One of the biggest quality-of-life issues for those 50 and over is balance. It’s something that requires exercise, just as building muscle and flexible joints do.
It’s vital to keep working on your sense of balance as you get older, because falls become more common and more dangerous. Falling is one of the leading causes of disability and even death in seniors. The three Bs — Building Better Balance — can be done anywhere. You don’t need to go to a gym.
One good balance exercise to start with is curb-line walking. Nearly all sidewalks have a narrow curb next to the street. It may be a different color from the concrete sidewalk, or marked by nothing more than a line, but walking along it is great balance practice. The curb is flush with the sidewalk, so stepping outside the line isn’t a big deal. You may make a lot of missteps at first, but as you keep practicing, sure-footedness improves.
Take it to a higher level by working on being able to stand on one foot without going into “sewing machine” mode, where your foot quivers while trying to find a balance point. Start by standing next to a wall, which you can touch for support if necessary. Let your knees relax so your leg isn’t stiff. Stand on one foot, then the other. Your balance will be better on one leg, so give extra training to the weaker leg.
When you can stand on each foot for 30 to 45 seconds, start using functional balance to improve your life. Put on socks and slacks while standing up, not sitting down. Be ready to touch a wall or dresser to reset if you get off balance.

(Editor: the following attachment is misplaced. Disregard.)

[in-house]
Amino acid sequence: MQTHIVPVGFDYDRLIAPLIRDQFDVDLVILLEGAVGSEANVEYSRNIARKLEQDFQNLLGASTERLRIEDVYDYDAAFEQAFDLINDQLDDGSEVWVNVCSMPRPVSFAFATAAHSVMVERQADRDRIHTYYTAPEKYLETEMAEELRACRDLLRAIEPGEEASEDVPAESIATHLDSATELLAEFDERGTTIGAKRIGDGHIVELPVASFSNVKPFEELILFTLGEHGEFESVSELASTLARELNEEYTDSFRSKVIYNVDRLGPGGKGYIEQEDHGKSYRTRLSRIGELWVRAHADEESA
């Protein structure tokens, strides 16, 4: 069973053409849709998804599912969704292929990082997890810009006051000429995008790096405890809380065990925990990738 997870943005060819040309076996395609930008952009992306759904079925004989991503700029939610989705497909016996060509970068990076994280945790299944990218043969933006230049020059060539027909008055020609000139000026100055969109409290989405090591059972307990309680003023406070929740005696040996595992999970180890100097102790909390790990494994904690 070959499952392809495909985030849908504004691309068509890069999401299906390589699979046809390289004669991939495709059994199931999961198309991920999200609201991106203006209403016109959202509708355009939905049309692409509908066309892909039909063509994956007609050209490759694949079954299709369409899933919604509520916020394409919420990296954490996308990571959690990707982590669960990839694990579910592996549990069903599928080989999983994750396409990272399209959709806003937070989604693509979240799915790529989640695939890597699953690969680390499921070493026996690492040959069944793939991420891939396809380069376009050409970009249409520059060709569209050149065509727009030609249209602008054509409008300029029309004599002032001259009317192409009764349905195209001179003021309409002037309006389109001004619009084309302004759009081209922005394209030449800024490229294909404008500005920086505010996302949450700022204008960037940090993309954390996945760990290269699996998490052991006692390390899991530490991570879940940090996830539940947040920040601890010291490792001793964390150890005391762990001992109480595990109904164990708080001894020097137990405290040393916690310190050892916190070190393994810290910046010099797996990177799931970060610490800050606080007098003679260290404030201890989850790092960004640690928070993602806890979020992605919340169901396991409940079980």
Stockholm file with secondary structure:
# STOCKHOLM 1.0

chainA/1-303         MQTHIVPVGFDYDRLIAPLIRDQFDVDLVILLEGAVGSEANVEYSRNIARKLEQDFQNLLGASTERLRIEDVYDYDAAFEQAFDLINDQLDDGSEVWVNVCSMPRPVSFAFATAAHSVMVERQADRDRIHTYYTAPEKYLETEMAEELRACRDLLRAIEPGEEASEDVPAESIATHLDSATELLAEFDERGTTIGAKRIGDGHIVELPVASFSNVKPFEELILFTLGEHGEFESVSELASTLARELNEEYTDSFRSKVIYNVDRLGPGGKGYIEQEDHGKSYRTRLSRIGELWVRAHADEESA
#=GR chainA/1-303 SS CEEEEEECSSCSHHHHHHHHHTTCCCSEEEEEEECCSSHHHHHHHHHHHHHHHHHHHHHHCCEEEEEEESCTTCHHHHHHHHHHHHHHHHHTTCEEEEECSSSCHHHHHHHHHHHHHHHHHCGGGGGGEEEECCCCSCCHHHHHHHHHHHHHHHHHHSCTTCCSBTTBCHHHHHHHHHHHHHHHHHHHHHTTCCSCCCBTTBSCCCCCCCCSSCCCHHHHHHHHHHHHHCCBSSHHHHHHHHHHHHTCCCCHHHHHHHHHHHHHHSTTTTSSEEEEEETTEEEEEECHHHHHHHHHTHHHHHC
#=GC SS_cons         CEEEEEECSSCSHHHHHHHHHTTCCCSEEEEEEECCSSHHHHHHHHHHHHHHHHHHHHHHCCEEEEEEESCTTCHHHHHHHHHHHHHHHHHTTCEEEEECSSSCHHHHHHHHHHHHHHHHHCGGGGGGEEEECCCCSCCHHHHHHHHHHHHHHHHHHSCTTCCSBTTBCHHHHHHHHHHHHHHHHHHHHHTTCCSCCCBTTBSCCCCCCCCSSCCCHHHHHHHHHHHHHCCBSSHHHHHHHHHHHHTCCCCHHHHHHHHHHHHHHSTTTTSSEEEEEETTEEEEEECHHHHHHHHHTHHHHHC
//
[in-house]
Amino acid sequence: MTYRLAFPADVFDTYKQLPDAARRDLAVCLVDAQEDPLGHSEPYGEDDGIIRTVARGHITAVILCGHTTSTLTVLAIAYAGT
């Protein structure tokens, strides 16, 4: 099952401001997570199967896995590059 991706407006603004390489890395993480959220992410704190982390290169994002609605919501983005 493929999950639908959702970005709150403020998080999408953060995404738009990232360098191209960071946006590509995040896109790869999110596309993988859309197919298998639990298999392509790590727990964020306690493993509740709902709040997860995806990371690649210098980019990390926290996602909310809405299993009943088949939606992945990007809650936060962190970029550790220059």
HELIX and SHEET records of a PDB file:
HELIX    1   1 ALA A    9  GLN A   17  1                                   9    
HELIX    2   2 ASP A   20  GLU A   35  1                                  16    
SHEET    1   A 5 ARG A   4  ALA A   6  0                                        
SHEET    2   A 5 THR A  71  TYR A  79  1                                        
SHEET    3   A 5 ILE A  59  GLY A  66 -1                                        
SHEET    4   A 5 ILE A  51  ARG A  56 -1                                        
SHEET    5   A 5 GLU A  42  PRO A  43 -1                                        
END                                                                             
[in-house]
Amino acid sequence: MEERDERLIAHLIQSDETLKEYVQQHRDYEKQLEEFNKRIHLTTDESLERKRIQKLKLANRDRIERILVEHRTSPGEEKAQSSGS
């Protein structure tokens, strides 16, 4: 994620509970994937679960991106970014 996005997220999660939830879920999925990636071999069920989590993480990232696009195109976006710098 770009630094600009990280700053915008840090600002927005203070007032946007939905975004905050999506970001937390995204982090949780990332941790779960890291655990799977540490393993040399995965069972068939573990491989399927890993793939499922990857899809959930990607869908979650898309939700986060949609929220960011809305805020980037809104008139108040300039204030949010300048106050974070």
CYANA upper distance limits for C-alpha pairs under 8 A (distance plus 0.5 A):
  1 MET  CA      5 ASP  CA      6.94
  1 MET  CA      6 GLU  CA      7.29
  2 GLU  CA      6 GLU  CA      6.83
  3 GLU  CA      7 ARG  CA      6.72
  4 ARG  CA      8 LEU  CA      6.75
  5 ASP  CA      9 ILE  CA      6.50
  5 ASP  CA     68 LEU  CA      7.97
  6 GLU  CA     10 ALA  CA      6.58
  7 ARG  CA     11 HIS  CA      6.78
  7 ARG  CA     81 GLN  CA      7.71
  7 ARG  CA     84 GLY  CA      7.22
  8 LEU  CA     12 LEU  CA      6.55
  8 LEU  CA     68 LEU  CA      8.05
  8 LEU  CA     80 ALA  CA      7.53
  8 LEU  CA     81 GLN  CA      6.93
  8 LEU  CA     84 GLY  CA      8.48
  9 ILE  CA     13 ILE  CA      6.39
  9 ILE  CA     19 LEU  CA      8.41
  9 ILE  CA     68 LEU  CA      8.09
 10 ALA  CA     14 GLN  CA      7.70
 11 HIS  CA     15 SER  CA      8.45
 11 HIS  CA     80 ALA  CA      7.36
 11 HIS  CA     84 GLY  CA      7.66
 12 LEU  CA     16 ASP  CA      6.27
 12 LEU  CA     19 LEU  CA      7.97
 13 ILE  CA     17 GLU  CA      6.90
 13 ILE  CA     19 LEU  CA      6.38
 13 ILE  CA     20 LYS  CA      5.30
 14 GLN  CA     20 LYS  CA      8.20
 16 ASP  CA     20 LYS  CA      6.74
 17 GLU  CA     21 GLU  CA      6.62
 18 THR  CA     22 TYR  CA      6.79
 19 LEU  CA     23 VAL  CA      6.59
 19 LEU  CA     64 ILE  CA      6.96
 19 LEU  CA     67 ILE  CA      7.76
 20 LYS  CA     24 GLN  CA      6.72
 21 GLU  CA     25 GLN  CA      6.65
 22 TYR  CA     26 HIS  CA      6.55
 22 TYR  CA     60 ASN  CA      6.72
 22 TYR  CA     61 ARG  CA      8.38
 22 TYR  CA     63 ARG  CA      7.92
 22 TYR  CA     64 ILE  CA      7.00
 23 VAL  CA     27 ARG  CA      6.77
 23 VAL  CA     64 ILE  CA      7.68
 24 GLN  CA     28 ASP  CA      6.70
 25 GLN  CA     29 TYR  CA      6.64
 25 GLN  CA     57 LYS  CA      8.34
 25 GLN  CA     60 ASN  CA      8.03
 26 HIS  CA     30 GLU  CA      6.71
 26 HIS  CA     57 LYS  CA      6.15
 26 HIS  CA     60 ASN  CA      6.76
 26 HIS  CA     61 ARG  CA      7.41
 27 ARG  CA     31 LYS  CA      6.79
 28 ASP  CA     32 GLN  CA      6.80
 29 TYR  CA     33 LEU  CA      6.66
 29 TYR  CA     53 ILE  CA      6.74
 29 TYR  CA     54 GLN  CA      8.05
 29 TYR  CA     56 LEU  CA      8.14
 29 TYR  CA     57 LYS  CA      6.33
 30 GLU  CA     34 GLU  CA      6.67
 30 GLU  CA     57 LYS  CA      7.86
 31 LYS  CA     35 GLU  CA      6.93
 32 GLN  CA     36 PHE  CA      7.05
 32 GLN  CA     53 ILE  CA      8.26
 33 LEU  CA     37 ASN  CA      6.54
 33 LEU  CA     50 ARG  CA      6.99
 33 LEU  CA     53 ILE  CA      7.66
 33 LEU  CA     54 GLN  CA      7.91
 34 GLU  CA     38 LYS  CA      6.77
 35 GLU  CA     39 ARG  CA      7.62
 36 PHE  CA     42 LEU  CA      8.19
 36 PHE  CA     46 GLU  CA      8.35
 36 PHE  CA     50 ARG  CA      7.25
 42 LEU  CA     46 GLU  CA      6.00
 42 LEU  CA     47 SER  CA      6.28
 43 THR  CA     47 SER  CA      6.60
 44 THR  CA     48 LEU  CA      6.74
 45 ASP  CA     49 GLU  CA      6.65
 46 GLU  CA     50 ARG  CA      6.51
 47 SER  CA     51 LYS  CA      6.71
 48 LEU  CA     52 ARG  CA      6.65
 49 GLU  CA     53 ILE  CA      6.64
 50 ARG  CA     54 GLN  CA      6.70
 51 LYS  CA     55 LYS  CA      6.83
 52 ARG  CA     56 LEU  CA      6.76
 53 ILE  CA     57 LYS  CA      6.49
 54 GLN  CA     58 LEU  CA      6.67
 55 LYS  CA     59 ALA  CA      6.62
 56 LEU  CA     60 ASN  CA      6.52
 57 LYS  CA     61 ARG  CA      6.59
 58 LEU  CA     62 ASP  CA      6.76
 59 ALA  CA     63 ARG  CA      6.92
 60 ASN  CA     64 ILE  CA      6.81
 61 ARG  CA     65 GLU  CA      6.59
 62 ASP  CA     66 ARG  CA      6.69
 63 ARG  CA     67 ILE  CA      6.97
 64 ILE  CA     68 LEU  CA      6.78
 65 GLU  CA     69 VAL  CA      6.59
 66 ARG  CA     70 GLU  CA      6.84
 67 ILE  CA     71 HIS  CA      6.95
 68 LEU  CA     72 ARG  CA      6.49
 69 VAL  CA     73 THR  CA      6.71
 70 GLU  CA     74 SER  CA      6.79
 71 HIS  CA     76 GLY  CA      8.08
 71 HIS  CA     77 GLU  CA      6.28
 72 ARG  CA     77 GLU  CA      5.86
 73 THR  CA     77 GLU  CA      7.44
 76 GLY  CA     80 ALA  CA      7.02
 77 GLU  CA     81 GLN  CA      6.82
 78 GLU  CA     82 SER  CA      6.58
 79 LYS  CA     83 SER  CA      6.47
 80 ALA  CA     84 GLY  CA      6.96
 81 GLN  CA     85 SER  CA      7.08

Another exercise can safely teach you balance for managing the mass of your upper body. While sitting down, drop a napkin or paper towel on the floor. Slowly, while making sure of your balance, bend over to pick it up. People with poor balance may have to work on this exercise to be able to effortlessly touch the floor without gasping. Keep practicing, and it will quickly get easier.
An important area to practice balance is on stairs. If you need to tightly grip a railing to climb up or down a set of stairs, then you don’t have proper balance, and that’s a risky situation. Work on being able to handle a set of stairs without holding on. Allow your hand to hover over the railing, ready to grab instantly if necessary. Meanwhile, step slowly up or down, learning your balance point with each shift of weight.
For more advanced balance work, do one-legged partial squats. Use a hand to balance yourself as you practice this exercise. With one hand resting lightly on a sturdy piece of furniture like a desk or couch arm, lift one foot behind you and slowly bend your standing leg at the knee, hip and ankle. You may have to lift your heel at first, until the muscles and tendons stretch out in your calf.
The gradual (and gentle) stretching of the calf is also an excellent way to prevent another type of disabling injury — a tear of the Achilles tendon. The older you are, the more difficult such an injury is to surgically repair.
But no matter how long you live, good balance and flexible Achilles tendons will make your entire life better.